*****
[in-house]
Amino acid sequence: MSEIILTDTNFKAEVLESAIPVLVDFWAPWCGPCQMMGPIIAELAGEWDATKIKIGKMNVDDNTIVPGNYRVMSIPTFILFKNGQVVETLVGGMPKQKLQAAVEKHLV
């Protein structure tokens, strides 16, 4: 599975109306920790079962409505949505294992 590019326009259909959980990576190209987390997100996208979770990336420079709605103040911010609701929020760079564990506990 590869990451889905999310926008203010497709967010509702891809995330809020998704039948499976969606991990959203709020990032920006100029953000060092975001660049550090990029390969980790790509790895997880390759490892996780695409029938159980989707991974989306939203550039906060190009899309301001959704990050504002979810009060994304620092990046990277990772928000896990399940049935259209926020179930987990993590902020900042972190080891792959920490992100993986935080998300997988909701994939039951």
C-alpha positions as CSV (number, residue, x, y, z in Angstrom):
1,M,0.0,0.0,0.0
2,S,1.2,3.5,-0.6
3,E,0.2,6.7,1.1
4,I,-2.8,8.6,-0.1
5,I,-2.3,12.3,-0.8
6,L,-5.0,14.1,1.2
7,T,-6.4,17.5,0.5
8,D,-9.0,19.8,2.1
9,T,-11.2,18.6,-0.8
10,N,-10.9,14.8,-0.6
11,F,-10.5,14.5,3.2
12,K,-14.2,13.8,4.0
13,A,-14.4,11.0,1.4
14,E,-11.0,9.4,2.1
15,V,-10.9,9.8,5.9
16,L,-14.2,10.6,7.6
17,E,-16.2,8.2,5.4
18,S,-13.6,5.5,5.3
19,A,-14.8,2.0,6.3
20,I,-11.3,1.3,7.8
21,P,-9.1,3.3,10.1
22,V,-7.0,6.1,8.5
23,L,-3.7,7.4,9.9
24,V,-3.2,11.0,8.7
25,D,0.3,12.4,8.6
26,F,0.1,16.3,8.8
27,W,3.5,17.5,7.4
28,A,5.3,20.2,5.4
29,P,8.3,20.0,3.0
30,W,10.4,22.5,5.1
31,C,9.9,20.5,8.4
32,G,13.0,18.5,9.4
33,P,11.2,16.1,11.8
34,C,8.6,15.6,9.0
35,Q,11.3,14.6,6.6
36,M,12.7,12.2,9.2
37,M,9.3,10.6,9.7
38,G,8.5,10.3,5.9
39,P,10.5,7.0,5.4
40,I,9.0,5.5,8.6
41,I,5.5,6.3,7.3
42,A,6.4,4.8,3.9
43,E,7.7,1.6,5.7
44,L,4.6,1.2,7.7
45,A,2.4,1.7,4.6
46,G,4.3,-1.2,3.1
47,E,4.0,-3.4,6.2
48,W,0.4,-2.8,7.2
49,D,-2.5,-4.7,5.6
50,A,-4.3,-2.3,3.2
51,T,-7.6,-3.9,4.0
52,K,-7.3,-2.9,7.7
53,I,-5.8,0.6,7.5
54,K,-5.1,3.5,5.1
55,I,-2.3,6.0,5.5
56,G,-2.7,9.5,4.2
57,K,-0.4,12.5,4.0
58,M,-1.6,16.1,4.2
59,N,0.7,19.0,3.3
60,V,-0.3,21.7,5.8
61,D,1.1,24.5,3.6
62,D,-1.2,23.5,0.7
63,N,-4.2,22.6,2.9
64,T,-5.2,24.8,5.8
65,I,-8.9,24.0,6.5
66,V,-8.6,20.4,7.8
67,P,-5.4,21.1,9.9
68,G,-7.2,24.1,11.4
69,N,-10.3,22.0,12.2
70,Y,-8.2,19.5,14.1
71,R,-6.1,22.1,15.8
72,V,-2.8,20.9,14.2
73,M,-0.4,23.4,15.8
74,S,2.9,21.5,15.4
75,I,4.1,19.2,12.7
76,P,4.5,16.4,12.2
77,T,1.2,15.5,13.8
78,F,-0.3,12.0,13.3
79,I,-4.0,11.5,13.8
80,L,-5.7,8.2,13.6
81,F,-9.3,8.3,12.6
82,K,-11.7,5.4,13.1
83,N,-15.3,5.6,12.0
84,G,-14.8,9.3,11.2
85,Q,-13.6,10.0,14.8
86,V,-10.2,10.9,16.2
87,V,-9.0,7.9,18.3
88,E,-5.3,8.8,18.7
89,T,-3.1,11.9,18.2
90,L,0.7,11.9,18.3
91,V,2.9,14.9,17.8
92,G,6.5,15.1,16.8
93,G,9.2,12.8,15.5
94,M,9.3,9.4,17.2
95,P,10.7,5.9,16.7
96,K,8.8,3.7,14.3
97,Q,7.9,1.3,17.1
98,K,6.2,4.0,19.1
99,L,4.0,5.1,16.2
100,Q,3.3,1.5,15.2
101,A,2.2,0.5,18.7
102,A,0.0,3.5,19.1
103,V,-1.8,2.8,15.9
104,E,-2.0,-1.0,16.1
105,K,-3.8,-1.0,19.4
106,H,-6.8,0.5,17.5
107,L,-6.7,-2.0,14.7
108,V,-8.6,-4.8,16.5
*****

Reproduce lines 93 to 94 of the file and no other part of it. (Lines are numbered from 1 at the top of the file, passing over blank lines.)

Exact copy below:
89,T,-3.1,11.9,18.2
90,L,0.7,11.9,18.3